Pregnant doctors continue to be treated appallingly

by Ruth-Anna MacQueen

The way expectant parents are handled at work must improve drastically

Location: UK
Published: Monday 8 July 2024
pregnant woman ethnic minority

In early 2011, as a heavily pregnant specialty trainee 2 in obs and gynae, I begged to stop night shifts at 36 weeks.

I was told I needed to make an appointment to see my GP who would then decide whether to sign me off nights, then I would need to take the original signed note, in person, to HR. Until then I would need to continue my full-time duties, including nights, during which if we were lucky enough to get any rest, we would sleep on the floor of our office. 

I was a relatively clued-up junior doctor and knew what my rights were on paper but it seems nobody I was working with did, and I was too afraid to challenge the status quo. 

More than 13 years later and now a consultant obstetrician I still hear similar stories on a painfully regular basis. Pregnant doctors being made to jump through totally unnecessary hoops to be granted the most basic accommodations.

Employers seemingly wilfully ignorant of their legal obligations. Doctors threatened with loss of income if their hours or days are altered. Hard-working medical professionals unaware of their rights and loath to rock the boat. The results of the BMA survey illustrated just how badly pregnant doctors are treated by our own profession.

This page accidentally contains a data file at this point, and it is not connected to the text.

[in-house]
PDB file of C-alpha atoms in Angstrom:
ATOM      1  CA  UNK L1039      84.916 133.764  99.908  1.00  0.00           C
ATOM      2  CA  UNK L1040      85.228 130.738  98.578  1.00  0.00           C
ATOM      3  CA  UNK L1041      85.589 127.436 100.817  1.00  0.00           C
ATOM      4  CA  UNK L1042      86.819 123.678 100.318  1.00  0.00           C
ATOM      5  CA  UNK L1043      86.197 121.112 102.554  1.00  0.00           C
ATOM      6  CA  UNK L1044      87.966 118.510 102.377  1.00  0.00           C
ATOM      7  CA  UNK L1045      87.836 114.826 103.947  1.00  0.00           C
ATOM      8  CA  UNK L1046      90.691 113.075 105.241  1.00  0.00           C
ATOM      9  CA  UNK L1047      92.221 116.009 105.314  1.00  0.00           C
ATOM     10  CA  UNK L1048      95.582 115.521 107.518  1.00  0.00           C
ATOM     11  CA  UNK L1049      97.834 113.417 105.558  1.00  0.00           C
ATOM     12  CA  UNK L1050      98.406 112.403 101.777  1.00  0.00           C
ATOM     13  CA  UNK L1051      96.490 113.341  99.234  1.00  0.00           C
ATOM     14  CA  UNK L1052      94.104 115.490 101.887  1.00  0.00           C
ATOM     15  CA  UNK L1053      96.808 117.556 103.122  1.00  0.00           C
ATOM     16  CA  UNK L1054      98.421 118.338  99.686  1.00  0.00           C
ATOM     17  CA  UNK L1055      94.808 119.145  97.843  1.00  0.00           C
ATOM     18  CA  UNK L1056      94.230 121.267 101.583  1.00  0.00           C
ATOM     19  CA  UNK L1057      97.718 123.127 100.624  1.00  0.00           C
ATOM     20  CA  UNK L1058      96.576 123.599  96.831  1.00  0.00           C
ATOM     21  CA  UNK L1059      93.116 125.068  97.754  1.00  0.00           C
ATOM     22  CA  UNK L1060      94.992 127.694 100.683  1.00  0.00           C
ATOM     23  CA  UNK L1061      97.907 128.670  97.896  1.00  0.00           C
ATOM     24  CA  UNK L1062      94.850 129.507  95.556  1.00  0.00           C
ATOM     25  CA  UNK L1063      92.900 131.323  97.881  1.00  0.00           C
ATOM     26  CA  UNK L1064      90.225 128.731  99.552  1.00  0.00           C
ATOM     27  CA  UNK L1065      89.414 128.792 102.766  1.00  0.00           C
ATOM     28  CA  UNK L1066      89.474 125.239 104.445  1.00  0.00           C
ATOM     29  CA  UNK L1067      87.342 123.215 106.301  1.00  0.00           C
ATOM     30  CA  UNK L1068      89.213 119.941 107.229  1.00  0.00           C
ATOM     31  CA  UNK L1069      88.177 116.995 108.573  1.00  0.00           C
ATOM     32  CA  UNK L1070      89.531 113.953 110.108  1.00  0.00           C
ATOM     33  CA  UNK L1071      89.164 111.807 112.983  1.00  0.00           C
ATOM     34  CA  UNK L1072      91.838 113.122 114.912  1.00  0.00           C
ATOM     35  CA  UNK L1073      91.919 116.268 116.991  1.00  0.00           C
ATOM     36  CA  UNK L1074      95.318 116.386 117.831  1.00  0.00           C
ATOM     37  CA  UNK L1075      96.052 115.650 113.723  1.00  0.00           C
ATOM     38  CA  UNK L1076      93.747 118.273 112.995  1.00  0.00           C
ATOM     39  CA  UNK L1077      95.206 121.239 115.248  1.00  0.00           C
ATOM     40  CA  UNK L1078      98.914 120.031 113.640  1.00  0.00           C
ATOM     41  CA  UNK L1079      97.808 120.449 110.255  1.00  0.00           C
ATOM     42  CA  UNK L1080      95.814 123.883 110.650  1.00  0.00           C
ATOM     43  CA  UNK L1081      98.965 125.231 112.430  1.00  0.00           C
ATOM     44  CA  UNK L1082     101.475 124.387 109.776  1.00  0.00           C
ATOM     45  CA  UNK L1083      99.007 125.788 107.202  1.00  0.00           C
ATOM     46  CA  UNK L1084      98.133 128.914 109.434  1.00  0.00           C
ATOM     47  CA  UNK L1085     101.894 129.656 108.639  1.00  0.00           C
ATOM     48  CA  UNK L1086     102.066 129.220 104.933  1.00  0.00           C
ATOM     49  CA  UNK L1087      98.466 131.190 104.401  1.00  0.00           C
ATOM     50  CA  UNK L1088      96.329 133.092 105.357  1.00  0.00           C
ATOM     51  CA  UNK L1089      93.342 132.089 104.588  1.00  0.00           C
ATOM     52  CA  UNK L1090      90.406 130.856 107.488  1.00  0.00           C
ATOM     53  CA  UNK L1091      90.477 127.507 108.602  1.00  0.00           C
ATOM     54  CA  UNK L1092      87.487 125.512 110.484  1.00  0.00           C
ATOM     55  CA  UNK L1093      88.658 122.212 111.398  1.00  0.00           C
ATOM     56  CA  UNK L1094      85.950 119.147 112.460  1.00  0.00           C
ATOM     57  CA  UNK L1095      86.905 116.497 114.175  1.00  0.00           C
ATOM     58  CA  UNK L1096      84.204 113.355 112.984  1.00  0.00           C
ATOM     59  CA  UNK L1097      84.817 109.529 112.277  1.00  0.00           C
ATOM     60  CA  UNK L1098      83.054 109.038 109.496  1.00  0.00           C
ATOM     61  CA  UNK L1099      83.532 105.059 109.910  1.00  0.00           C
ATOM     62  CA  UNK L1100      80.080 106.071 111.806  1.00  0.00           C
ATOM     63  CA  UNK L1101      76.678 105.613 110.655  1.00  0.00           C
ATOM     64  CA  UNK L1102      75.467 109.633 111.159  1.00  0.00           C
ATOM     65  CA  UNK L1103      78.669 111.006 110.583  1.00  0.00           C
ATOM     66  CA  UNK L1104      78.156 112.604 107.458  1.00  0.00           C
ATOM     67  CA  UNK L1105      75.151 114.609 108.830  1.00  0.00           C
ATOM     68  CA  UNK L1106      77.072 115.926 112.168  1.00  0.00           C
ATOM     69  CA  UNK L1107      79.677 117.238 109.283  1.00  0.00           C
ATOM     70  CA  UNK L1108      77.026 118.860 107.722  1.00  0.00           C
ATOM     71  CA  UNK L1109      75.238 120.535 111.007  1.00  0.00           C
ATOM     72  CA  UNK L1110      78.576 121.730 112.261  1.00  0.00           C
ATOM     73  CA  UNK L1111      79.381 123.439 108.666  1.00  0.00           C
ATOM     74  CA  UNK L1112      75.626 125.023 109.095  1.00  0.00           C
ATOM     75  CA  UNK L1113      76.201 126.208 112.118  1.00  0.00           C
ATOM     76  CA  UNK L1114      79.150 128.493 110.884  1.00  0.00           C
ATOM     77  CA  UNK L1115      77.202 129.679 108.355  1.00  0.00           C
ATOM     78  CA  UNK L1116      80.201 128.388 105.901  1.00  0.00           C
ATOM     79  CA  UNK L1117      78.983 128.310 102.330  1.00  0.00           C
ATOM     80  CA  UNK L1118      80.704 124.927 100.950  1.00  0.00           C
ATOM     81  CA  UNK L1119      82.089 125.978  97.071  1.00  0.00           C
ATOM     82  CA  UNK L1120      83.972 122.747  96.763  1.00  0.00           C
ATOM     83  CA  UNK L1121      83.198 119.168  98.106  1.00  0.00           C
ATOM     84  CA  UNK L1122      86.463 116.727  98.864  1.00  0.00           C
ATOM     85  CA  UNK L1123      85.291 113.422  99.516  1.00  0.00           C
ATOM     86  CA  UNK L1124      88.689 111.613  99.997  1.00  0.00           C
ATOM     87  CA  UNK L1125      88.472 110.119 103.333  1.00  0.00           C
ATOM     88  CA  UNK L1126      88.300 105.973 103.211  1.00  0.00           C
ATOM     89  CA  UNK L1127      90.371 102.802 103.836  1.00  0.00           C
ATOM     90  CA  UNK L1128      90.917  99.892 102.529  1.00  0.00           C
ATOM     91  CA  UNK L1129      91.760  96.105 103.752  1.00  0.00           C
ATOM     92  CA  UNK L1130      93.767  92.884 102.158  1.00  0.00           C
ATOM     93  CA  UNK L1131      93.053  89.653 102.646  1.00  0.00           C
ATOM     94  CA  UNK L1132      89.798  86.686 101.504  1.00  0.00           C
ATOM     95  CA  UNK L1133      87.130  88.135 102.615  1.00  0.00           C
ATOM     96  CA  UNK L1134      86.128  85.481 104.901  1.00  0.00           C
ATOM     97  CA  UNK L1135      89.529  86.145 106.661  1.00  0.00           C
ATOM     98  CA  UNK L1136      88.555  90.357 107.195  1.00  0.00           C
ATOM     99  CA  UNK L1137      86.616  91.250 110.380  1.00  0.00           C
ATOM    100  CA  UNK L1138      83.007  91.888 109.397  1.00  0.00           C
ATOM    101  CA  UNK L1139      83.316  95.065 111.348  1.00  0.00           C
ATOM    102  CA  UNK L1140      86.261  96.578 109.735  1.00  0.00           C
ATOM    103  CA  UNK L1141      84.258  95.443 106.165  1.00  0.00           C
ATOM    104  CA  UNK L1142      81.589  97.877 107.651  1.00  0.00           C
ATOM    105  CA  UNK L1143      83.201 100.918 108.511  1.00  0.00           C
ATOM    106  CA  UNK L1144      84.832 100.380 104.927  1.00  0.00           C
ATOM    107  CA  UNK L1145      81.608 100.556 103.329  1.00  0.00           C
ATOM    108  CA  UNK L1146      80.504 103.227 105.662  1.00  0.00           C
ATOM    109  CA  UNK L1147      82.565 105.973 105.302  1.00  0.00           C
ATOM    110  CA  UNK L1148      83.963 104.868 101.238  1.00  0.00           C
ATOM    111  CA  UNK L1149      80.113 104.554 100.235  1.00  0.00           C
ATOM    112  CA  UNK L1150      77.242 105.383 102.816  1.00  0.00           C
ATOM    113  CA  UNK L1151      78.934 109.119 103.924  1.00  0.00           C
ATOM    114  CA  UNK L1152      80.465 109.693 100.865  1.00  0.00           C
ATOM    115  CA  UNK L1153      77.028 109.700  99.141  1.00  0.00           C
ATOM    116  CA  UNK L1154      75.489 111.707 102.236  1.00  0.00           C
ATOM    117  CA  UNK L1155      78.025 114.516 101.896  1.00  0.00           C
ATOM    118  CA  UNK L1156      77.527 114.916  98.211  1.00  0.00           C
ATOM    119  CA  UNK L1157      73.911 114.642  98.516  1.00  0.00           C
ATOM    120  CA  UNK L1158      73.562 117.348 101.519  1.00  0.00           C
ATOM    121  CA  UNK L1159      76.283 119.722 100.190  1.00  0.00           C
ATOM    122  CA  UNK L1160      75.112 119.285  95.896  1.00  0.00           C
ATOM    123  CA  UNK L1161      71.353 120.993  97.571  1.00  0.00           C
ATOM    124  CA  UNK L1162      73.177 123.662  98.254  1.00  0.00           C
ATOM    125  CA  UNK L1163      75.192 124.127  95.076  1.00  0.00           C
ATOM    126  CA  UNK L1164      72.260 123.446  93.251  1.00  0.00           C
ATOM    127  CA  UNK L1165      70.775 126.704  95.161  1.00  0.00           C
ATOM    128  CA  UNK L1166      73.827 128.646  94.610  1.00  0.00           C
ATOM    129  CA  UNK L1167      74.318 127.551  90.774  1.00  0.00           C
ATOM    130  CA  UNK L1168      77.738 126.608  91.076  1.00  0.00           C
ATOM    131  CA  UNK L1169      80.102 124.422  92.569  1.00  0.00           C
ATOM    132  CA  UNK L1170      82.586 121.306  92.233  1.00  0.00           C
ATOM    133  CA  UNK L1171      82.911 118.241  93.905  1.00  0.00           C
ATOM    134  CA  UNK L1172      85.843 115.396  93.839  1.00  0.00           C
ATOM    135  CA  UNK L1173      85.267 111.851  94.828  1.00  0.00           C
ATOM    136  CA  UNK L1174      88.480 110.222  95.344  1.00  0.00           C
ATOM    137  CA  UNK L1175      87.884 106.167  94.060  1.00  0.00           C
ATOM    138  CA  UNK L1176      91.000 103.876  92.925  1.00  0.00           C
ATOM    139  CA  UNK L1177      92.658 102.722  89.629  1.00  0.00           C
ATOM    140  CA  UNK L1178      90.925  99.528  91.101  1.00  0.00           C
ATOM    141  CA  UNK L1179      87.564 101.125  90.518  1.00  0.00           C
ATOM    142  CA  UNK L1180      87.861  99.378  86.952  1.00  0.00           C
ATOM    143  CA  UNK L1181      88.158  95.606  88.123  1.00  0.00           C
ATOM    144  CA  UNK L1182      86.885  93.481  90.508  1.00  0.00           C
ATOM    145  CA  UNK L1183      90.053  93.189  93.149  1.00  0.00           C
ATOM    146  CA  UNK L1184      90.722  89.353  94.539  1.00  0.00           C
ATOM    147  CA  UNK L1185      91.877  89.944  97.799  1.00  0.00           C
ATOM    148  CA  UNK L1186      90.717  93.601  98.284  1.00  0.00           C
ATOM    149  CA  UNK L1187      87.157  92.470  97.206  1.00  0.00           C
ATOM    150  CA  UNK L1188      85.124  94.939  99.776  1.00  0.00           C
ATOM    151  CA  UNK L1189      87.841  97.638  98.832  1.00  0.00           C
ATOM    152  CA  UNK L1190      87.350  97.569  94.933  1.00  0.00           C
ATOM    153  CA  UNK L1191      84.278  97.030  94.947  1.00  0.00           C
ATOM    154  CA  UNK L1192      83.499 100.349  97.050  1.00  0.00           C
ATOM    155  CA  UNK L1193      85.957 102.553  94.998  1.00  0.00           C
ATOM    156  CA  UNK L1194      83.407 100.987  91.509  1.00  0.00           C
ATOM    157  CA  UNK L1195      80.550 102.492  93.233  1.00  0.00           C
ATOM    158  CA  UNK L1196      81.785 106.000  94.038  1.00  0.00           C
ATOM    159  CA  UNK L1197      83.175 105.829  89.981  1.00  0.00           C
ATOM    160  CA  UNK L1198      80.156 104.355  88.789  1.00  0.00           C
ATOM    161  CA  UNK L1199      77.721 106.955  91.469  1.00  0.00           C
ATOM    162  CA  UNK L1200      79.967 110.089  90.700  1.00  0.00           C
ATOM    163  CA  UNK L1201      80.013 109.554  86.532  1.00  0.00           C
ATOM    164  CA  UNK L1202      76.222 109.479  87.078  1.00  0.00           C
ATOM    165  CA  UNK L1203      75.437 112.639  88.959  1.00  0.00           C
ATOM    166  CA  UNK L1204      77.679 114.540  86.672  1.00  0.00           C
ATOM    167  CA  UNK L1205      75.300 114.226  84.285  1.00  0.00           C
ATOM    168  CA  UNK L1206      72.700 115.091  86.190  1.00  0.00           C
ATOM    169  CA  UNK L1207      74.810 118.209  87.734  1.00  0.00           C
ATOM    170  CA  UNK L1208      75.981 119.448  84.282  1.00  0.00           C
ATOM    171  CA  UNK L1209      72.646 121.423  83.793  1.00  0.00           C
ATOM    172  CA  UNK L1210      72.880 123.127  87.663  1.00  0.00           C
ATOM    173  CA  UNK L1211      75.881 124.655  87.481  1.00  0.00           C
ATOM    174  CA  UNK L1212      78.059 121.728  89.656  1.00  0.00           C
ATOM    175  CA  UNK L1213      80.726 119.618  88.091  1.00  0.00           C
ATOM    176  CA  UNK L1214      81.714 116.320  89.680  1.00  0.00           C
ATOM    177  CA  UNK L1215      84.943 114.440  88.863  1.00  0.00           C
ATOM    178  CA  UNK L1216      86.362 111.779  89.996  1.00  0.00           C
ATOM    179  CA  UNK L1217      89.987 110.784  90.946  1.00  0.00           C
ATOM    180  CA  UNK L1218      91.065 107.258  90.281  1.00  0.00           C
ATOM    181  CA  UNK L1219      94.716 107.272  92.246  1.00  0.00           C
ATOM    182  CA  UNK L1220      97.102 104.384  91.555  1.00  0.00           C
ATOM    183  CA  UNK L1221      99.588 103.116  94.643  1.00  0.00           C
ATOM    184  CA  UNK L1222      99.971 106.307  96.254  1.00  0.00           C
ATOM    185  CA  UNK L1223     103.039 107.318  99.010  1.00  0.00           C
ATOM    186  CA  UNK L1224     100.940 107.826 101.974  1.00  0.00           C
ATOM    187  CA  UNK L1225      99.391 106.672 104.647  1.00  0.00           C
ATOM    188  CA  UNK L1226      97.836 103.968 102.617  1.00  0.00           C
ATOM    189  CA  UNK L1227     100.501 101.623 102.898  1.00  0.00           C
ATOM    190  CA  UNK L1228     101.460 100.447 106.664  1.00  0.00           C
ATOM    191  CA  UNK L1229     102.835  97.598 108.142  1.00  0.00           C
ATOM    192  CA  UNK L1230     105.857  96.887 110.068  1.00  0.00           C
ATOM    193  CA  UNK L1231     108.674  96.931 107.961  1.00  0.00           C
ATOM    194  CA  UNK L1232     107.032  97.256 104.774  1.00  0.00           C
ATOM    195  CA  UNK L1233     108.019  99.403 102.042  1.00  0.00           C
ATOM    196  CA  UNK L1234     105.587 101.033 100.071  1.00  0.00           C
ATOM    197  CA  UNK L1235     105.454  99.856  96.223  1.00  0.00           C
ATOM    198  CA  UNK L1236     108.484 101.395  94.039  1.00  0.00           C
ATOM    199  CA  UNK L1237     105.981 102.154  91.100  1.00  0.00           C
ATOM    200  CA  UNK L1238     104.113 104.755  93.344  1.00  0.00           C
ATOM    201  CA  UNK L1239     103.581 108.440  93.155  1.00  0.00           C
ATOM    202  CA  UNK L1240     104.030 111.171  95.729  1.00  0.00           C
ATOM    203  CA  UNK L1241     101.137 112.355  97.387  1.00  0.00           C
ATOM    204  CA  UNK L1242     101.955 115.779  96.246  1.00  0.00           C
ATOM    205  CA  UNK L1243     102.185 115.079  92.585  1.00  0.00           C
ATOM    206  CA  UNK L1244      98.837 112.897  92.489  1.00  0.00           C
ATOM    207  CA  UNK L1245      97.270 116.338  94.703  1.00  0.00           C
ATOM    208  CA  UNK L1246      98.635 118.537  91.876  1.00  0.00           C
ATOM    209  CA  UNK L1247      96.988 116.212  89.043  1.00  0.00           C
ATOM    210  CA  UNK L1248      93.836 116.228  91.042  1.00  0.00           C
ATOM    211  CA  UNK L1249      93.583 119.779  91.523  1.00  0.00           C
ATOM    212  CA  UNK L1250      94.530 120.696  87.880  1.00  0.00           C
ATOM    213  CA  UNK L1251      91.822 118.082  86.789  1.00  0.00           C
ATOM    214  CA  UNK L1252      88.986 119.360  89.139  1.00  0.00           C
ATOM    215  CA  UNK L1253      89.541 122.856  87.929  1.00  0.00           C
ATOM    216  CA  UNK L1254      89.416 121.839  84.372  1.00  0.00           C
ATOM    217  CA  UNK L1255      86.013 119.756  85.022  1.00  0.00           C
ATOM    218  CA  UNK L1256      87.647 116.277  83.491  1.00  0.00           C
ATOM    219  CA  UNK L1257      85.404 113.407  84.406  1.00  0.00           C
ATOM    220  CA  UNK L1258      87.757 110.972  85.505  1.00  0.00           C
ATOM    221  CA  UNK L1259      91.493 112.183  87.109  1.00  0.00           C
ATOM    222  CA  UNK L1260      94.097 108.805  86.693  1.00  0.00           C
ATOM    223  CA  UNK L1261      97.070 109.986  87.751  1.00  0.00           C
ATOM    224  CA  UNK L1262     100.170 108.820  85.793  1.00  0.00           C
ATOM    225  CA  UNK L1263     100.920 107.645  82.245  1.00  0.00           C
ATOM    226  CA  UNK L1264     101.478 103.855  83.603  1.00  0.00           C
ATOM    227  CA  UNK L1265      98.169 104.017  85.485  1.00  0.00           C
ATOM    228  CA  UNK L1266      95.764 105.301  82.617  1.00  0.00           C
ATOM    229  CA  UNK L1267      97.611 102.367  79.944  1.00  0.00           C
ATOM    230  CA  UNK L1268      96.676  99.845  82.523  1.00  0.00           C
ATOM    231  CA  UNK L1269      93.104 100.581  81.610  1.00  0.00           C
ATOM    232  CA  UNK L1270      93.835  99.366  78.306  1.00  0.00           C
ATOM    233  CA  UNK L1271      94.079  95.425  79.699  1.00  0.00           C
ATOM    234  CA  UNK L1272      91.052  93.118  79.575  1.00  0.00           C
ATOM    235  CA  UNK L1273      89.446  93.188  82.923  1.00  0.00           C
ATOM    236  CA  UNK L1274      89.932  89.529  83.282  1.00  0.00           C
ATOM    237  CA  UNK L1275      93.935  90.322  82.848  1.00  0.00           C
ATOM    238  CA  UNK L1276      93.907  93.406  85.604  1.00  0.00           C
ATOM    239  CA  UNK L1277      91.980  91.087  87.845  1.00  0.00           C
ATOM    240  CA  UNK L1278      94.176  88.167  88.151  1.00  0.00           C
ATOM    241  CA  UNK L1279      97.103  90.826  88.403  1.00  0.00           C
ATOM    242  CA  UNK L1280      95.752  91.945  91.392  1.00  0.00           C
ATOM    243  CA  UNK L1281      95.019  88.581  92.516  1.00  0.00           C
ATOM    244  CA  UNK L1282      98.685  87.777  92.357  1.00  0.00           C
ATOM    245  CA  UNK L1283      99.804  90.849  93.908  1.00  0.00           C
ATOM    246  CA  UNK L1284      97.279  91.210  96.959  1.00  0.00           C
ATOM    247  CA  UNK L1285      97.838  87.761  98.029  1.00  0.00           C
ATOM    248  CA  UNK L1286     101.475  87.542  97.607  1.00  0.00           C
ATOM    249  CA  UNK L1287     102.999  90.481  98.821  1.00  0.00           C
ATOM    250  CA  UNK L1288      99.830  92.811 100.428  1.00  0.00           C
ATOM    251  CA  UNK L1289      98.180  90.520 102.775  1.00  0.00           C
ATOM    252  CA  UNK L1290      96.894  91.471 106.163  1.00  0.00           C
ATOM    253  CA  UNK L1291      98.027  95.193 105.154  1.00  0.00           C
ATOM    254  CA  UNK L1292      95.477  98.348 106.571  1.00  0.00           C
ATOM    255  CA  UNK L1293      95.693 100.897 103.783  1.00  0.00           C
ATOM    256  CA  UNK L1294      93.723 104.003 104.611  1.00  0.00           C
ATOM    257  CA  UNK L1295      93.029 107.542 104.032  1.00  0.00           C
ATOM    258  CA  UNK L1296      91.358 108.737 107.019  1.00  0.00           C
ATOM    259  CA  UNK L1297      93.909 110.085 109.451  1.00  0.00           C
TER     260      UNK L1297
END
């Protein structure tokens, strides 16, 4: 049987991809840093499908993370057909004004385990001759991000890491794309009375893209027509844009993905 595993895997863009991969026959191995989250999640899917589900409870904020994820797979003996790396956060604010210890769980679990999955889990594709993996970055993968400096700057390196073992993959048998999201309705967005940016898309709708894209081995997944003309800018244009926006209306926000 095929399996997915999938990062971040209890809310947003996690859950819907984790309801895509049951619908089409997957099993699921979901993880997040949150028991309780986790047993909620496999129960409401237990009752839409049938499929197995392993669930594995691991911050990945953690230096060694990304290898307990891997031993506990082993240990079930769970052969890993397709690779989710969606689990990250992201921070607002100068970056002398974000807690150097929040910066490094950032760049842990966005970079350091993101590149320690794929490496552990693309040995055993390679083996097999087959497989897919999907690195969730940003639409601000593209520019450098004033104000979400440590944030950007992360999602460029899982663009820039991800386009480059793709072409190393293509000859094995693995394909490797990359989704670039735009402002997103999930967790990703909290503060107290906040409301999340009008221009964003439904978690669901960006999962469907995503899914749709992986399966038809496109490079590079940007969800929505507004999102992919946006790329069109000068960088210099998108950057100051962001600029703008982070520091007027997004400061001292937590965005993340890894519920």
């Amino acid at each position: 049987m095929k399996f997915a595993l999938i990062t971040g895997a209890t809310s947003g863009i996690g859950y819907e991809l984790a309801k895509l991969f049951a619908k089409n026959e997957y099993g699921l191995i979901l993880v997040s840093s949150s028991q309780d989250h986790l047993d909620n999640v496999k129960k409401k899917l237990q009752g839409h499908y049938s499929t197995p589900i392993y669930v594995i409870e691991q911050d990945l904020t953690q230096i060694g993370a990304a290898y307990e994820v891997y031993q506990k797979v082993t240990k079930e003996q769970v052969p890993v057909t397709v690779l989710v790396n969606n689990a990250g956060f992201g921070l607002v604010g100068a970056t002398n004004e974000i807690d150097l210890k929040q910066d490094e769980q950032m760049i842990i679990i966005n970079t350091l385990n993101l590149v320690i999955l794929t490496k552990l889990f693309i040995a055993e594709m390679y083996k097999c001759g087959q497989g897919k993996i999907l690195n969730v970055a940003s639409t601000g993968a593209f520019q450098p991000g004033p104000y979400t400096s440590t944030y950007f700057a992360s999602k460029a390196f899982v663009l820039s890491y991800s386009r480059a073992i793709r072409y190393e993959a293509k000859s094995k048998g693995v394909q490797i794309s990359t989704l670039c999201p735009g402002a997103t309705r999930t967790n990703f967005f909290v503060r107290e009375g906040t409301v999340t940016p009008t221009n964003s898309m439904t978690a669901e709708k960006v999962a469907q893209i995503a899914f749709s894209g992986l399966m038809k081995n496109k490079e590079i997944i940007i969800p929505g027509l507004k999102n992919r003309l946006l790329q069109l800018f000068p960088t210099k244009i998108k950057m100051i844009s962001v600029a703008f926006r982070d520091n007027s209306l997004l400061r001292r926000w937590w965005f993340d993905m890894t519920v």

Even 13 years ago it seemed clear that being a doctor seemed to be a risk factor for adverse pregnancy outcomes and I have seen friends and colleagues suffer painful losses and traumatic pregnancies and births at what felt like far higher rates than the national averages. 

Now we have clear, unequivocal evidence of the negative effect certain working patterns, common in medicine, can have on the health of mother and fetus. Increased rates of miscarriage, pre-term birth, pre-eclampsia, small for gestational age babies, to name a few. 

Doctors typically spend 30 to 40 years working for the NHS. Their time as pregnant or breastfeeding parents is a tiny minority of this; yet how they are treated during this time can have life-changing consequences. It is unconscionable for the current status quo to go on. 


Ruth-Anna MacQueen is a consultant obstetrician and Guardian of Safe Working Hours at Barking, Havering and Redbridge University Hospitals NHS Trust